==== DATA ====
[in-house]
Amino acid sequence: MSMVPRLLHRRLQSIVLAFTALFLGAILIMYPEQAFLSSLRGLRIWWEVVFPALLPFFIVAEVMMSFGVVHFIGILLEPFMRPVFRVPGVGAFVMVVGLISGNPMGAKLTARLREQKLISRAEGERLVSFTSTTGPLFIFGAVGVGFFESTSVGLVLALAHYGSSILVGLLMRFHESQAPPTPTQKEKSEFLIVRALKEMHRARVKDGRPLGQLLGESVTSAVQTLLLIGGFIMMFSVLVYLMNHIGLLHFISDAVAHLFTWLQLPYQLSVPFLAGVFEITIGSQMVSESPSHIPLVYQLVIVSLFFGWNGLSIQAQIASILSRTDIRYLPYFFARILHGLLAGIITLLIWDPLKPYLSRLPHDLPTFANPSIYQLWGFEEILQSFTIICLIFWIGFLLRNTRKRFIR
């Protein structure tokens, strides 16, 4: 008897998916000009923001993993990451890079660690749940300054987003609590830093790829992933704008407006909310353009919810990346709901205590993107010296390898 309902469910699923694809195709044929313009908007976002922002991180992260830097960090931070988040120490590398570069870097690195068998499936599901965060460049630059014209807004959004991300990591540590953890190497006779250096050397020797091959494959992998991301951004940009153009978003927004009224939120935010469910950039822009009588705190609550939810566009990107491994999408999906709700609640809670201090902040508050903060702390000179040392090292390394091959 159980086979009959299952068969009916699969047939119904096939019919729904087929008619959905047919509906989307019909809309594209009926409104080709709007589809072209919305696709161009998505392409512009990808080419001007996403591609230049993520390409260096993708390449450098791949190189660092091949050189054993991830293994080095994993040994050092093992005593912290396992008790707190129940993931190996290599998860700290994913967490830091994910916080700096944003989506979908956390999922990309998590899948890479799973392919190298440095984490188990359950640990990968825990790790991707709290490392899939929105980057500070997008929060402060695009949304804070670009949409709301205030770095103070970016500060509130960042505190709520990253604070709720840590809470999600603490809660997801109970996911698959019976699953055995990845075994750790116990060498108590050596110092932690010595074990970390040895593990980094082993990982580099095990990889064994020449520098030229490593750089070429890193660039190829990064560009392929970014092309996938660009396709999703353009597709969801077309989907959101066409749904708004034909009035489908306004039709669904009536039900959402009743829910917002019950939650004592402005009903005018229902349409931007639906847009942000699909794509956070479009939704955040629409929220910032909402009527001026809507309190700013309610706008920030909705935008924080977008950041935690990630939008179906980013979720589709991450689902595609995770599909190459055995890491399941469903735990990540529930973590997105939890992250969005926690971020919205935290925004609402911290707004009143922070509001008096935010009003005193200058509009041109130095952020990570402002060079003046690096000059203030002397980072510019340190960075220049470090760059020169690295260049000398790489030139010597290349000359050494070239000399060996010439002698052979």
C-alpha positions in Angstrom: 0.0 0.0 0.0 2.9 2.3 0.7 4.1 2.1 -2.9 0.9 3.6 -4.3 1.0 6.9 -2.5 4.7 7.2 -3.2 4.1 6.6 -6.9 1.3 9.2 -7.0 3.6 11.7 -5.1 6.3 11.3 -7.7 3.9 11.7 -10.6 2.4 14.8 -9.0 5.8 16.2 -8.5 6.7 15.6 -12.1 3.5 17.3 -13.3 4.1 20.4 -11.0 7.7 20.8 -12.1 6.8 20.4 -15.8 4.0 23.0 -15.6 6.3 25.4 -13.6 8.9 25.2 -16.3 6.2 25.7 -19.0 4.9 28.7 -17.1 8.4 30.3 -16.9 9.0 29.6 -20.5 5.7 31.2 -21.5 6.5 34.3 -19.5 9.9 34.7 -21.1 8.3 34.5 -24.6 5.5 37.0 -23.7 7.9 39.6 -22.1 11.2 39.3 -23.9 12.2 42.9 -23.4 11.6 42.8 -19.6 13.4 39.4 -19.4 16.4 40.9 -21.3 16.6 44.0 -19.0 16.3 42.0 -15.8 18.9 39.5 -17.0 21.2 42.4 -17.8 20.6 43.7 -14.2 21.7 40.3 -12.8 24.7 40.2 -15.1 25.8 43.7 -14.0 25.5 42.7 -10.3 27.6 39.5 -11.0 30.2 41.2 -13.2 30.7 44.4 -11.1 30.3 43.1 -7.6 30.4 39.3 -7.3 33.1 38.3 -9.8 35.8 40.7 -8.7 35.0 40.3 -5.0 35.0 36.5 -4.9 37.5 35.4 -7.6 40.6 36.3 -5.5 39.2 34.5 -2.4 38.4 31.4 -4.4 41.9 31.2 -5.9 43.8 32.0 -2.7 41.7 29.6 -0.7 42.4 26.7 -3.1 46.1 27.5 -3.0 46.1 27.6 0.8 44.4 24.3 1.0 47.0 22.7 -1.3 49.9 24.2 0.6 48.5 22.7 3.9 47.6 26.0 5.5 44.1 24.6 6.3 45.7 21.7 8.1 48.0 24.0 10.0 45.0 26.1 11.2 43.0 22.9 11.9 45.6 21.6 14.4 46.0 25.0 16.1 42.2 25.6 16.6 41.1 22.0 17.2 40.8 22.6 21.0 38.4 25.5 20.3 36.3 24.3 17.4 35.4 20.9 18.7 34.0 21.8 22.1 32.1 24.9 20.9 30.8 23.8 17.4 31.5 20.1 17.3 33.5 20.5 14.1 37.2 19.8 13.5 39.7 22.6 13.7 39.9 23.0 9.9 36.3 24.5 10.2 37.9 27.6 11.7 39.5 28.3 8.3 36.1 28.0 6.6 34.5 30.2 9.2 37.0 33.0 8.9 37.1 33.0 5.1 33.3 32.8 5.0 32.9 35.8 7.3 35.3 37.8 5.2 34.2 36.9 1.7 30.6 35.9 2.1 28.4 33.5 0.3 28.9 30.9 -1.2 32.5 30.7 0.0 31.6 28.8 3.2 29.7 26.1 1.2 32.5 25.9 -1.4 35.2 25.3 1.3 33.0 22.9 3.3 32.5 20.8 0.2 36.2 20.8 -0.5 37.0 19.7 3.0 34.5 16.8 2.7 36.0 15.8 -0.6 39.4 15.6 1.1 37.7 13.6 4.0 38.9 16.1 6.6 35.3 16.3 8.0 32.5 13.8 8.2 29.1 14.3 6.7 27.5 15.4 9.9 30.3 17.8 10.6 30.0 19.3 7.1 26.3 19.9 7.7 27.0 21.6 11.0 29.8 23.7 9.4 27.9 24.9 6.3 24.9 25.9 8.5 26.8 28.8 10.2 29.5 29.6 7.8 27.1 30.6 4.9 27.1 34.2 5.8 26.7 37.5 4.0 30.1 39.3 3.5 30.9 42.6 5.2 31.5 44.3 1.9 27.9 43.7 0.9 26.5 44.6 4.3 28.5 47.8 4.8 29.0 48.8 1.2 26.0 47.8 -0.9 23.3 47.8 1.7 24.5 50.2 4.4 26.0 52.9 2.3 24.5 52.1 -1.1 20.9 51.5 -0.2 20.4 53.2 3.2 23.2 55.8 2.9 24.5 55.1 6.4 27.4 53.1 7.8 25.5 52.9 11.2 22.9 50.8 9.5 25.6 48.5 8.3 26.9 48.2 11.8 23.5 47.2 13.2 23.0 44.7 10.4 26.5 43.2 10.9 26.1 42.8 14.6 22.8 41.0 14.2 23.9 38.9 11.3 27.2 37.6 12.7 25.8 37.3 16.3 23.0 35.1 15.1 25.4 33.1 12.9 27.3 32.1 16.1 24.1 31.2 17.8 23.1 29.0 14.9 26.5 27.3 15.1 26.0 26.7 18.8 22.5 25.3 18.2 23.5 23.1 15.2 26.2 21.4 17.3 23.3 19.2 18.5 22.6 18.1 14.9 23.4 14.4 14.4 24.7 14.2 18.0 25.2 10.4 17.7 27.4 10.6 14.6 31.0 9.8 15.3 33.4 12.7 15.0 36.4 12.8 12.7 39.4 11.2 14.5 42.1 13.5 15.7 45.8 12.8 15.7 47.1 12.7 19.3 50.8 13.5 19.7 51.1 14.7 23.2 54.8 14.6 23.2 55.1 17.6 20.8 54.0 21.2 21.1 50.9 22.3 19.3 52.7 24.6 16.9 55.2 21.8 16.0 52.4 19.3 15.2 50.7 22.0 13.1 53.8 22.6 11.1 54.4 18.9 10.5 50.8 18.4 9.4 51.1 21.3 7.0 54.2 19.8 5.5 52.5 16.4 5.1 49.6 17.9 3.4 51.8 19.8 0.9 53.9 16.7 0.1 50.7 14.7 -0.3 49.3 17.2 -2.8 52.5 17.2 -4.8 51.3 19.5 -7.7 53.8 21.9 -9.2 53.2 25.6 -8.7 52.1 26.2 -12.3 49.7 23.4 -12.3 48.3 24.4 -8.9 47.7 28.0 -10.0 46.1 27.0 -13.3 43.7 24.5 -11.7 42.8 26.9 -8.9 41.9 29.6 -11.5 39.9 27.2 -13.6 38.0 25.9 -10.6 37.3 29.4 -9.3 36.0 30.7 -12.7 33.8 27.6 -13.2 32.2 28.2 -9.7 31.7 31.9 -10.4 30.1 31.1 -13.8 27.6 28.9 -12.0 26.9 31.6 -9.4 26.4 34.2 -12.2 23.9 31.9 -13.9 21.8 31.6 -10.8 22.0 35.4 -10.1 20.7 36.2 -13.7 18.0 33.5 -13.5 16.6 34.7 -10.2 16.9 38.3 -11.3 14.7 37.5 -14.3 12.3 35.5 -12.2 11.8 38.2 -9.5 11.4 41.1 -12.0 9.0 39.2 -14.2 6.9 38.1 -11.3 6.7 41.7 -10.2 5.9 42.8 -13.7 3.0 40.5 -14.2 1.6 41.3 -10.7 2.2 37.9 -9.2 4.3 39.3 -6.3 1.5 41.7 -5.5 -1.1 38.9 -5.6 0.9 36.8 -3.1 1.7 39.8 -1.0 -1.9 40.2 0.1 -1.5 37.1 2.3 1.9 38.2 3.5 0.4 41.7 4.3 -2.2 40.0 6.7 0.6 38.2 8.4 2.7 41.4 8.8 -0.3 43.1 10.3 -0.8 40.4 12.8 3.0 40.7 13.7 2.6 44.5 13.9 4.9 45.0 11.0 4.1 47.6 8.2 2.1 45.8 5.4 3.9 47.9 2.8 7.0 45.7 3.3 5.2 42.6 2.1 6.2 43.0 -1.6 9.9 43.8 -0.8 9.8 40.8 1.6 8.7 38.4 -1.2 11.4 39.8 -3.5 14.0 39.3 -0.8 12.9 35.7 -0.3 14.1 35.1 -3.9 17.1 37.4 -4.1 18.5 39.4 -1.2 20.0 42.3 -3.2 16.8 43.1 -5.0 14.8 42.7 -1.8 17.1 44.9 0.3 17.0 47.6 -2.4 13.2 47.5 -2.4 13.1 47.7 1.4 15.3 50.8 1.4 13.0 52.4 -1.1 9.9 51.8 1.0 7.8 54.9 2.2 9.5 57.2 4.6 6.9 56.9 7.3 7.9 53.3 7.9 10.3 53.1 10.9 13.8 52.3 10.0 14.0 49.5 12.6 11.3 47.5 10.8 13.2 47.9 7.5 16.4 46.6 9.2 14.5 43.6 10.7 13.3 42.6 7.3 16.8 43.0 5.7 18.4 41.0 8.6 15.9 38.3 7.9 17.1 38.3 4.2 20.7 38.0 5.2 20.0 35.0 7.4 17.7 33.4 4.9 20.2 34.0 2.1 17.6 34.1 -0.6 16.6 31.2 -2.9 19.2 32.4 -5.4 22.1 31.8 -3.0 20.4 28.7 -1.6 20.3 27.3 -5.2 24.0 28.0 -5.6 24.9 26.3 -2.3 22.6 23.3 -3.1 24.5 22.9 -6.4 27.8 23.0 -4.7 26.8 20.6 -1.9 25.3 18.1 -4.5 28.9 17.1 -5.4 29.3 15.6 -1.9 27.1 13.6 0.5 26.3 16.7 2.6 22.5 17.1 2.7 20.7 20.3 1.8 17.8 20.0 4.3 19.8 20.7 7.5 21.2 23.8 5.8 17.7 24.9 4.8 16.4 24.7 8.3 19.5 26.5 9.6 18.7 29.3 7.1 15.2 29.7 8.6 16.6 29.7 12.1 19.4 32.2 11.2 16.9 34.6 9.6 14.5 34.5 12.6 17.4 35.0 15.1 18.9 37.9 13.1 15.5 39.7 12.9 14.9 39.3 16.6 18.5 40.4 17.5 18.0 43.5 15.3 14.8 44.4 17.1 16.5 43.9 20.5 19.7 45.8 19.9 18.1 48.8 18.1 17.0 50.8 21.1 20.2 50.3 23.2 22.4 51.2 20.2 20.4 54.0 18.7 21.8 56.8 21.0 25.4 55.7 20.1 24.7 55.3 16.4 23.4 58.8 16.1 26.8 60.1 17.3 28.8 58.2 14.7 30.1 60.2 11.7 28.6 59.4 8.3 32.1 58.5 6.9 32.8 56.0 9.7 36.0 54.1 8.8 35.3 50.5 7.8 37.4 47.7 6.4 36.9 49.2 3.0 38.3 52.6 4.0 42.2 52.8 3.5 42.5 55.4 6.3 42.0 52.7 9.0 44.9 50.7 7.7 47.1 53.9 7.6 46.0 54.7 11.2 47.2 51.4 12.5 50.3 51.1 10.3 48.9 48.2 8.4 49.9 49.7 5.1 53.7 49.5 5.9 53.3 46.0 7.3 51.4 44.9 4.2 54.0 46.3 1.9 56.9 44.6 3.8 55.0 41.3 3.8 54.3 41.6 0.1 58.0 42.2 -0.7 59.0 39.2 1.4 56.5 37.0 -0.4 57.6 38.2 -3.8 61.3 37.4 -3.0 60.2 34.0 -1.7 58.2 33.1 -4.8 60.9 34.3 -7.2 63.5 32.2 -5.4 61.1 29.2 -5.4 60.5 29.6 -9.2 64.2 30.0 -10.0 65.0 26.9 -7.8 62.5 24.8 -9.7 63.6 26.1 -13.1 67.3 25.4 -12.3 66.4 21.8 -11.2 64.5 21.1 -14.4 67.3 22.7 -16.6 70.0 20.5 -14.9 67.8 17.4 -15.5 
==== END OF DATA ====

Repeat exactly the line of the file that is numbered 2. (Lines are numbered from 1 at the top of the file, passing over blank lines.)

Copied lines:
Amino acid sequence: MSMVPRLLHRRLQSIVLAFTALFLGAILIMYPEQAFLSSLRGLRIWWEVVFPALLPFFIVAEVMMSFGVVHFIGILLEPFMRPVFRVPGVGAFVMVVGLISGNPMGAKLTARLREQKLISRAEGERLVSFTSTTGPLFIFGAVGVGFFESTSVGLVLALAHYGSSILVGLLMRFHESQAPPTPTQKEKSEFLIVRALKEMHRARVKDGRPLGQLLGESVTSAVQTLLLIGGFIMMFSVLVYLMNHIGLLHFISDAVAHLFTWLQLPYQLSVPFLAGVFEITIGSQMVSESPSHIPLVYQLVIVSLFFGWNGLSIQAQIASILSRTDIRYLPYFFARILHGLLAGIITLLIWDPLKPYLSRLPHDLPTFANPSIYQLWGFEEILQSFTIICLIFWIGFLLRNTRKRFIR